structures in place for smaller loans, but the loans are at high interest rates that most small businesses cannot afford. Other factors inhibiting SMEs’ access to credit include the lack of business managerial experience and skills, insufficient information on available products, relatively low levels of financial literacy, poor business plans and other external factors.
Microfinance institutions have become the main source of funding enterprises in agriculture in developing countries like Nigeria, Kenya, Pakistan, etc. Microfinance banks are distinguished from other financial institutions in that they offer small loans and other financial services; there is also the absence of asset based collateral and simplicity in their operation (Central Bank of Nigeria (CBN), 2004). Due to reforms by the Federal Government of Nigeria, the CBN set up the Microfinance Banks to take over from Community Banks, with a mandate to make credit facilities available to small-scale enterprise operators including farmers. The policy framework establishing microfinance institutions in the country, saddles them with the responsibility of providing easy, cheap and affordable financial services to the resource poor farmers, in a timely and competitive manner. This would enable them to undertake and develop long-term, sustainable entrepreneurial skill, mobilizing loans and creating employment opportunities and increase the productivity of these rural farmers, thereby increasing their farm income and output and uplifting their standard of living (Olawuyi, Olapade-Ogunwole, Fabiyi & Ganiyu, 2010).
In order for microfinance institutions (MFIs) to be able to help these people (resource poor farmers) gain access to financial sources, they need to be able to cover their costs and earn profits. It is hard for MFIs to achieve their goals if they are not performing well financially (Camilla, 2012). According to (Consultative Group to Assist the Poor (CGAP), (2006), microfinance works well when it measures and discloses its performance and hence, accurate standardized performance information is imperative, both financial information and social information. Further, CGAP, (2006) stated that the MFIs, donors, investors and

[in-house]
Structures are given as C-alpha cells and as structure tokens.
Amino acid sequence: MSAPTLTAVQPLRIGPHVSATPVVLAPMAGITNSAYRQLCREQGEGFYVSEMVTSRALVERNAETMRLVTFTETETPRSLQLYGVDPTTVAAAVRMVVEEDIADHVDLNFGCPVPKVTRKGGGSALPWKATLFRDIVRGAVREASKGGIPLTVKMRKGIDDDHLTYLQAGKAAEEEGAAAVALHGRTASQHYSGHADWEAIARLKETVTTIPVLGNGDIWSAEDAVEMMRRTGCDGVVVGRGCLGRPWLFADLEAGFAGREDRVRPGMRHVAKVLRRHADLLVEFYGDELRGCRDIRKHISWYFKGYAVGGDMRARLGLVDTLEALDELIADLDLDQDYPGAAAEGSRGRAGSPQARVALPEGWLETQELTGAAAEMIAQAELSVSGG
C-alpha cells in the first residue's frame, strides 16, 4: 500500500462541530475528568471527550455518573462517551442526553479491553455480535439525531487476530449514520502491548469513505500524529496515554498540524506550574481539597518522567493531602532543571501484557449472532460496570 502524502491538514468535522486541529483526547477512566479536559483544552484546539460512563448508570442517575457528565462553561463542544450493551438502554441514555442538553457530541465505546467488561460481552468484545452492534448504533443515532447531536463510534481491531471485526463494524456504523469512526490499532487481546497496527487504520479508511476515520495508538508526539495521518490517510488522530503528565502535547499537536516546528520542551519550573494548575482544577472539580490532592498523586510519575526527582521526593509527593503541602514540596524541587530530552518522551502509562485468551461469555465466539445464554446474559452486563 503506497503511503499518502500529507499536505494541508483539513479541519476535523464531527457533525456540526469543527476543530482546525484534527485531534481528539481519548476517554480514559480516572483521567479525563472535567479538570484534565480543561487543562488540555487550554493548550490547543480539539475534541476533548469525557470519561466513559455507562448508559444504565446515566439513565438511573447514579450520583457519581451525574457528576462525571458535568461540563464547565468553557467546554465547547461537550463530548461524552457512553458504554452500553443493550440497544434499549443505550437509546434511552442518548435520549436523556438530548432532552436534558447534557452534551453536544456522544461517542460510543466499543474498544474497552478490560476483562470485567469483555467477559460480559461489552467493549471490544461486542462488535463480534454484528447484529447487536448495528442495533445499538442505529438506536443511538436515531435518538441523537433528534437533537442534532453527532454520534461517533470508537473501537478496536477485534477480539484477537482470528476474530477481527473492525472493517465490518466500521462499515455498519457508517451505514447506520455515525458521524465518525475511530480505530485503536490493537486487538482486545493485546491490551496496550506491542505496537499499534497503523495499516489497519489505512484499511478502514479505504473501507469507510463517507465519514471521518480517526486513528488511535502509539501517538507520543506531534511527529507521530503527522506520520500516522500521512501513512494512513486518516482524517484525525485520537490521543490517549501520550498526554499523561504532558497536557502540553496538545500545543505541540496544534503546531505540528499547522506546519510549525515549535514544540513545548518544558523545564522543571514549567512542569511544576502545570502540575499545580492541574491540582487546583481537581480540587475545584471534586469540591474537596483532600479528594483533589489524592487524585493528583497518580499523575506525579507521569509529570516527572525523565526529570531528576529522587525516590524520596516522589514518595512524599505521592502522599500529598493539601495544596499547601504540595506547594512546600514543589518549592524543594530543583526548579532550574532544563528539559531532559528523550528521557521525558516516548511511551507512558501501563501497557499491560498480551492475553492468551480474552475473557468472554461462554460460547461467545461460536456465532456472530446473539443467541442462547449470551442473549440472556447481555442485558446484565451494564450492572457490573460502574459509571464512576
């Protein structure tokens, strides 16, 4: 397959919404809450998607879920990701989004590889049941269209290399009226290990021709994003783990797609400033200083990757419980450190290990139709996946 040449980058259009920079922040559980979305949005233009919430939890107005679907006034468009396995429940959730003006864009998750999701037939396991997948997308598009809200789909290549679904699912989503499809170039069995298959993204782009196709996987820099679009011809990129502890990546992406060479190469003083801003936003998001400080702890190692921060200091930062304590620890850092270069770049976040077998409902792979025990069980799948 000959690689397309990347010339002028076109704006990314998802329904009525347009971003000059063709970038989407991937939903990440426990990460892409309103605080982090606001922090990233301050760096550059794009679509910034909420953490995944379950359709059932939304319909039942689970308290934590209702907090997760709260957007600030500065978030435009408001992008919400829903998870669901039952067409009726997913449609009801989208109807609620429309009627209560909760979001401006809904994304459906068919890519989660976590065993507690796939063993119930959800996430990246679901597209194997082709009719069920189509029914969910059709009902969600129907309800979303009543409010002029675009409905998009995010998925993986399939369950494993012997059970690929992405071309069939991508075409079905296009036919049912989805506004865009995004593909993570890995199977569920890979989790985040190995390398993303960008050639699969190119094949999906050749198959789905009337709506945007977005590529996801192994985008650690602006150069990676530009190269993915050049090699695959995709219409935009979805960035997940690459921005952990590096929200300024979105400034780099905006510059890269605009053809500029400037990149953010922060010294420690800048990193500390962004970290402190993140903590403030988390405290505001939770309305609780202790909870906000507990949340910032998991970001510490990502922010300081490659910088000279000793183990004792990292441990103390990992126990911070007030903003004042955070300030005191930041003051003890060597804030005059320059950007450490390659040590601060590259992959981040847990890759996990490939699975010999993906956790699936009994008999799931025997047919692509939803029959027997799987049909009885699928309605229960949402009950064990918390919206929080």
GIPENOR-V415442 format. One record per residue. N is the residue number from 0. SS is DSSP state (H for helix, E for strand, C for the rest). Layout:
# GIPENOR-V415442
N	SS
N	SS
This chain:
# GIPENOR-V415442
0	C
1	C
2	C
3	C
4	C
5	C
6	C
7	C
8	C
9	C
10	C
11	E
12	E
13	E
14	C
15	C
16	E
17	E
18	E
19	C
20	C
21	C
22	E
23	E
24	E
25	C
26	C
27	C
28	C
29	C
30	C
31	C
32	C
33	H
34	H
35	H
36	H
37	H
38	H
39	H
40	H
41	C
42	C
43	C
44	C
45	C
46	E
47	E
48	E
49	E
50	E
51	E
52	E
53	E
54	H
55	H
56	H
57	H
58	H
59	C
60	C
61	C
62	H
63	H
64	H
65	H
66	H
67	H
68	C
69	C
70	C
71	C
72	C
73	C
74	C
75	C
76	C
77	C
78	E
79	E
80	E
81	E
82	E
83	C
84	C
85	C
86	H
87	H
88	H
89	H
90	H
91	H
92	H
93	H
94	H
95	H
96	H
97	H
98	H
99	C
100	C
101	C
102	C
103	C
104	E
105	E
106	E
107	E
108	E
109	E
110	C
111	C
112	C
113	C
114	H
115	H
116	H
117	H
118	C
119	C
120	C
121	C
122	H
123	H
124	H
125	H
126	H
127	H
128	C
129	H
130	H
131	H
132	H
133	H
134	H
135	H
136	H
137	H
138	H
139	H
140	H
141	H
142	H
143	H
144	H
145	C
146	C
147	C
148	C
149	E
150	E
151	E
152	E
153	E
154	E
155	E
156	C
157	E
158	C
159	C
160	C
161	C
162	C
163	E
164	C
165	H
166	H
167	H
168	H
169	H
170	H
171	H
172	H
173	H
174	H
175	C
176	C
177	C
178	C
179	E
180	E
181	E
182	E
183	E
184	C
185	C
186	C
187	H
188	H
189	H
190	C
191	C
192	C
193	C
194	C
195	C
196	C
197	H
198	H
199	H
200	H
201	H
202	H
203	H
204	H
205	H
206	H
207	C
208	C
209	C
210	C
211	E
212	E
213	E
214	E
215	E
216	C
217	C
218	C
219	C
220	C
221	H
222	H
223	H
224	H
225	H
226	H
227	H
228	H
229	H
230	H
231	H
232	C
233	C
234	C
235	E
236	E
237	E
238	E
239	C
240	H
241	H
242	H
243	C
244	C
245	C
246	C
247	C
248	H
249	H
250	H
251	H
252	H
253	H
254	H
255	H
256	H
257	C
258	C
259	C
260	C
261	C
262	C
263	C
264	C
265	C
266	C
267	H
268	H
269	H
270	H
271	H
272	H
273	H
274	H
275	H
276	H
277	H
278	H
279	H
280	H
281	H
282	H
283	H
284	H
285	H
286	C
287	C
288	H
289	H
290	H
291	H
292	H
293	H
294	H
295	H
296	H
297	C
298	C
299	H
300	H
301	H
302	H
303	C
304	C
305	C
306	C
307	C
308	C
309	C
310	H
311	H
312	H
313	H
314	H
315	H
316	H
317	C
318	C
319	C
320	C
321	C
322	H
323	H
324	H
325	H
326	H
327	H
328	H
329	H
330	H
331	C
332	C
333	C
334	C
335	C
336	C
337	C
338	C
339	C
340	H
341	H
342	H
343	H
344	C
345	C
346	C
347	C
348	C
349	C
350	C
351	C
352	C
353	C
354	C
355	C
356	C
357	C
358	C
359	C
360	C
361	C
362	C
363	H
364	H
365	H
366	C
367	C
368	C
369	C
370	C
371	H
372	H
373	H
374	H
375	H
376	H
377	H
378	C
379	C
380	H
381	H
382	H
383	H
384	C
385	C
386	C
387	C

banking supervisors need this information to judge their cost, risk and returns. However, microfinance institutions are facing challenges in Nigeria due to poor loan quality, default in loan repayment, high transaction costs, widespread delinquency, and management deficiencies (Ogujiuba, Fadila & Stiegler, 2013). For SMEs to move forward and keep growing, an appropriate combination of access to credit, credit conditions, and adequate financial and operational policies, are needed to deal with the complex problems confronting them (Mairura, Namusonge, & Karanja, 2013).
1.2 Problem Statement
The problem with funding SMEs is not so much on the source of funds but the accessibility to these sources of funds. This is due to several interventions set up by the Federal Government of Nigeria to make credit available to SMEs. Interventions which include, the establishment of credit schemes such as the Agricultural Credit Guarantee Scheme (ACGS) and the Agricultural Credit Support Scheme (AGSS) to ensure farmers’ access to agricultural credit (Badiru, 2010). They include reforms by the Federal Government of Nigeria, through the (CBN) to set up Microfinance Banks to take over from Community Banks, with a mandate to make credit facilities available to small-scale enterprise operators including farmers (Olawuyi, et al., 2